China’s spokesperson censors himself after zero Covid question
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China’s zero-Covid policy has stirred intense anger among vast portions of the population, seen earlier this week when protests erupted in the western province of Xinjiang after an apartment fire led to the deaths of at least 10 people. Local residents have since claimed the death count is too low, the tragedy blamed on the prolonged Covid measures when the doors to an apartment building were locked and the fire service’s response became delayed. Protests quickly spread to major cities like Shanghai and Beijing, with crowds calling for Chinese president Xi Jinping to resign.
Such a demand is unheard of in China, where public dissent is usually snuffed out by law enforcement. While the anger in China is palpable, it remains highly unlikely that this will lead to the Chinese Communist Party losing its grip on power.
Since taking power in 2011, Xi has set about ensuring his position is as strong as possible. In 2018, Beijing lawmakers approved the removal of a two-term limit, essentially paving the way for Xi to rule for life.
In October this year, the Chinese President secured a third term in power. Now, Professor Kerry Brown, an expert on China from King’s College London, told Express.co.uk that it will take more than a few Covid protests to oust the Communist Party from power.
He said: “Is this going to lead to the toppling of the Communist Party in China? I think no. If this goes on for months and months and there’s bedlam, then they might have a problem.
“We are looking at significant protests, but we are some way from it becoming an existential threat because the government has things they can do to placate people. While there have been people calling for the downfall of Xi Jinping, I don’t think that’s what is driving these protests. It’s more the economic impact.”
Professor Brown believes that aftermath of a full-blown revolution in China would have severe consequences globally: “The problem is there is no alternative to the Communist Party in China. So at that point you can either have them or bedlam. And you have to think what’s worse.
“While I understand there are people in the West who look at these protests as a kind of fall of the Berlin Wall moment, this is more complicated.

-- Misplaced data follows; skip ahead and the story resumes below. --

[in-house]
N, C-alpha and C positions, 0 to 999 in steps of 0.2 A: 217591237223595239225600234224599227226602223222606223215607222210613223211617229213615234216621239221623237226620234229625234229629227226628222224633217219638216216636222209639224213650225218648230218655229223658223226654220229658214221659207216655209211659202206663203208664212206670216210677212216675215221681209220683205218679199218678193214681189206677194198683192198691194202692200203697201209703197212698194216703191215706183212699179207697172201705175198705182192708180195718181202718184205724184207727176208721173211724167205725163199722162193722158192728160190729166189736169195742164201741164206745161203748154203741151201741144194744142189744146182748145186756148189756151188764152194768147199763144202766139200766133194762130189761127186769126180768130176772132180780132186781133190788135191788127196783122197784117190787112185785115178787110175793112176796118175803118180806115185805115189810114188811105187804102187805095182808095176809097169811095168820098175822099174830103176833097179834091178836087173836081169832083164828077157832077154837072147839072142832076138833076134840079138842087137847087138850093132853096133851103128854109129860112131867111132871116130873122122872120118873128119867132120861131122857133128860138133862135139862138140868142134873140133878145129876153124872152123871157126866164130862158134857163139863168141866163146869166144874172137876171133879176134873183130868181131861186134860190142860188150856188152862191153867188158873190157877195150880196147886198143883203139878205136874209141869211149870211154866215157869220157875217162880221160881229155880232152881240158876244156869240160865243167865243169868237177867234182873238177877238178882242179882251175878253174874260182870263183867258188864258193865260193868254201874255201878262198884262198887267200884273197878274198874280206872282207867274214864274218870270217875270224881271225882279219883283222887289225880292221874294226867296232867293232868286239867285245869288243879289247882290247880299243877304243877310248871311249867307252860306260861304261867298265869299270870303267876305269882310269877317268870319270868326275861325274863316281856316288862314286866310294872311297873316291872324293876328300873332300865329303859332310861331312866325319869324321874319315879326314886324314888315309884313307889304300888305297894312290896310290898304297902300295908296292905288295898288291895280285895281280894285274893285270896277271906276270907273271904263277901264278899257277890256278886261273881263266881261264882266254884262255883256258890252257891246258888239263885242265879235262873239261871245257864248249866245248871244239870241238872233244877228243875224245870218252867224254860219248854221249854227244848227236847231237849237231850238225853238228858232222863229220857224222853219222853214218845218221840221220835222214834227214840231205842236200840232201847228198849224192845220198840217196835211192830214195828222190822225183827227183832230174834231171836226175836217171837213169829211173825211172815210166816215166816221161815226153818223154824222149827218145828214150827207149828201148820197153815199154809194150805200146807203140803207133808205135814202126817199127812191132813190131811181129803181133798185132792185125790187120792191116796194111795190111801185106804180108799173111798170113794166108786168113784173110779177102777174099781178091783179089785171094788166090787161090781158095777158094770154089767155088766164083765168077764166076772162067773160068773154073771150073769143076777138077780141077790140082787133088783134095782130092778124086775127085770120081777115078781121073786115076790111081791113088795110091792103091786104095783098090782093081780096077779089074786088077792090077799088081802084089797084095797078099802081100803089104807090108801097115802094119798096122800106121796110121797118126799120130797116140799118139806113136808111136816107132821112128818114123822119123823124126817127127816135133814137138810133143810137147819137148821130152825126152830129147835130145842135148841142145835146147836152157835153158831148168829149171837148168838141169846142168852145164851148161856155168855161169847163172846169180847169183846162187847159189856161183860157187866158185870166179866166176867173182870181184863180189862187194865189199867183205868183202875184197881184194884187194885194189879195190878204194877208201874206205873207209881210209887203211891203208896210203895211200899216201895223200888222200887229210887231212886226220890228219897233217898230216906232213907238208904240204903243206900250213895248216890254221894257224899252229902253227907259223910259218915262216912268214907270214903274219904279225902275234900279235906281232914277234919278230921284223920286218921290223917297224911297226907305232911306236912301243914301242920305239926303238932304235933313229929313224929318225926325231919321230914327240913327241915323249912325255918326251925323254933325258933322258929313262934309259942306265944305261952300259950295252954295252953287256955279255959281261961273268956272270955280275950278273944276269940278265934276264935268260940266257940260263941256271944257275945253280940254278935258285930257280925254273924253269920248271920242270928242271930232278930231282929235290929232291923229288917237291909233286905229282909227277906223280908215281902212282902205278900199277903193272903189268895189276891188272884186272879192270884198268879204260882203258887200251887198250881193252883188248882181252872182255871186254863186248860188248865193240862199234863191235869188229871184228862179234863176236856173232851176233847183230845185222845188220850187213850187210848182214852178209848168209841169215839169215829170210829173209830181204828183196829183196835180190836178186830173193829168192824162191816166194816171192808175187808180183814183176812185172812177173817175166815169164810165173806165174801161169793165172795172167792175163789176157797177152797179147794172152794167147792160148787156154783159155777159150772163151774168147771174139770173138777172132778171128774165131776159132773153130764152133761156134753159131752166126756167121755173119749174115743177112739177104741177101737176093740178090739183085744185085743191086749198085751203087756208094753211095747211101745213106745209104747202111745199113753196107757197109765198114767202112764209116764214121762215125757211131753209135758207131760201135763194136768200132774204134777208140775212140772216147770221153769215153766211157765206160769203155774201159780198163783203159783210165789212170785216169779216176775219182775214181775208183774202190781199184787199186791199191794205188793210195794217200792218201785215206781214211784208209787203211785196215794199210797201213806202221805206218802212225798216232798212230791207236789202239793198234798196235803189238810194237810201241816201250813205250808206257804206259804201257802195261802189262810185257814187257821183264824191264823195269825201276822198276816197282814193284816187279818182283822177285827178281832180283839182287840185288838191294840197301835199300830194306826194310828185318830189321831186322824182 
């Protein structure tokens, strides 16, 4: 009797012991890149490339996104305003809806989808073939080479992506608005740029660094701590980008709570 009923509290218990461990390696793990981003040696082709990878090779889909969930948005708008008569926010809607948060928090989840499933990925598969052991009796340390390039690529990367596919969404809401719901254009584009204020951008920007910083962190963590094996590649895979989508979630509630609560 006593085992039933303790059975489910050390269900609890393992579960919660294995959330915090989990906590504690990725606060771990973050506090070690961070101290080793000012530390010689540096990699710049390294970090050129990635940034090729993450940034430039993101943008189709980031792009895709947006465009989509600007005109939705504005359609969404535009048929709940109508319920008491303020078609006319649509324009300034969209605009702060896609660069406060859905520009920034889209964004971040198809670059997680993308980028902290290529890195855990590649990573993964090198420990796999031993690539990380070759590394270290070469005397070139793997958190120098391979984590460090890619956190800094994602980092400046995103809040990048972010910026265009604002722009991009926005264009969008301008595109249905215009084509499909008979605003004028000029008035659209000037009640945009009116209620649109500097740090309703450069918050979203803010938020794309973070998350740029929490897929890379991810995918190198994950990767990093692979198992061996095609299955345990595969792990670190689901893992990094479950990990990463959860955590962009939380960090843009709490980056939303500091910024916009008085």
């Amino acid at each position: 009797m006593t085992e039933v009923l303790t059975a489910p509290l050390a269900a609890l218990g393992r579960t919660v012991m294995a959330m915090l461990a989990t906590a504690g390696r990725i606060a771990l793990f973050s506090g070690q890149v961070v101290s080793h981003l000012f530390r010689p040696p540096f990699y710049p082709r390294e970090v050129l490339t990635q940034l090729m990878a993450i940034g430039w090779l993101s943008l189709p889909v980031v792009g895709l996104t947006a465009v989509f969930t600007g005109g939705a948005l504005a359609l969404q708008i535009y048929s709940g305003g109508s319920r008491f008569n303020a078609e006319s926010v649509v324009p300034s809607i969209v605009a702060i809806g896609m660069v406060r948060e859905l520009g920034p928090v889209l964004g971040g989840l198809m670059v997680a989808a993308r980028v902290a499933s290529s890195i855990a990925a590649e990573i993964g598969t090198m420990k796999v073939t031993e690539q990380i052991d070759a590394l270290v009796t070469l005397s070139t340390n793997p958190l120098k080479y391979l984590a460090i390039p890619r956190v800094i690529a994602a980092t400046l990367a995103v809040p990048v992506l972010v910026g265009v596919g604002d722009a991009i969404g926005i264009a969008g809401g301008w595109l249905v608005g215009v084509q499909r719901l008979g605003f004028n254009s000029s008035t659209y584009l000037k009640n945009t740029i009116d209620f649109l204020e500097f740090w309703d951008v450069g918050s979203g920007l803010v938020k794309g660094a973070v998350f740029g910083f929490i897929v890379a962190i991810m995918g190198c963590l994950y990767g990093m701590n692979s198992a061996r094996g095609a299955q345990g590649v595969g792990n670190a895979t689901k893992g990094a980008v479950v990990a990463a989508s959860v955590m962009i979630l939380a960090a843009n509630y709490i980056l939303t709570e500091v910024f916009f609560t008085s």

“The risks and stakes are many many times higher. If it did go that route we would be looking at absolute bedlam which would then have a global impact.
“That’s the last thing we need at the moment. I know people think ‘Yay! freedom is coming to the Chinese’, but that route offers as difficult a path as trying to work with what is there at the moment.”
While it is clear the Communist Party is going nowhere, it still remains a mystery who will eventually succeed Xi. When the Chinese President secured his third term in power in October, he filled his top team with his closest allies: he appointed Li Qiang, Zhao Leji, Wang Huning, Cai Qi, Ding Xuexiang and Li Xi to the Politburo Standing Committee of the Chinese Communist Party. The Washington Post reported in October that one of these men could be the future leader of China.
Yang Zhang, a sociologist at American University’s School of International Service, told the newspaper that leading politicians on the Politiburo Standing Committee are usually phased out in a “seven up, eight down” system which sees those aged 67 or below promoted while 68-year-olds and above retire.
Loyalty to Xi is now believed to be the most important currency, as Mr Zhang continued: “It’s in everyone’s interests not to mention the issue of succession. Even if politicians born in the Sixties make it to the Politburo Standing Committee, they will merely be Xi’s technocrats.”
While no one is currently willing to challenge Xi, one of these men on the Politiburo Standing Committee could one day lead China. Ding Xuexiang, 60, has worked closely with Xi in a way few can match, and has essentially worked as the Chinese President’s chief of staff.
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Mr Xuexiang also previously worked on the Communist Party’s Central Secretariat, a job which saw him become pivotal in enforcing Xi’s political agenda.
Li Qiang is another influential Communist Party figure. He was the Party’s secretary in Shanghai, and was met with anger when he promised earlier this year that the city would not go into lockdown but shortly after u-turned.
Li is another key ally of Xi’s having backed his tough Covid lockdown rules.
Meanhiwle, Cai Qi, the former mayor of Beijing, was also promoted to the Politburo Standing Committee. He is another Xi loyalist and has worked with the president for over 20 years, but his appointment was not expected.
Zhao Leji, 65, helped Xi remove corrupt and disloyal officials from the party, and Wang Huning, 67, has been a pivotal figure in helping the Chinese president form big policies. Finally, 66-year-old Li Xi is described by Reuters as a “revolutionary fighter” and is close to Xi’s father.
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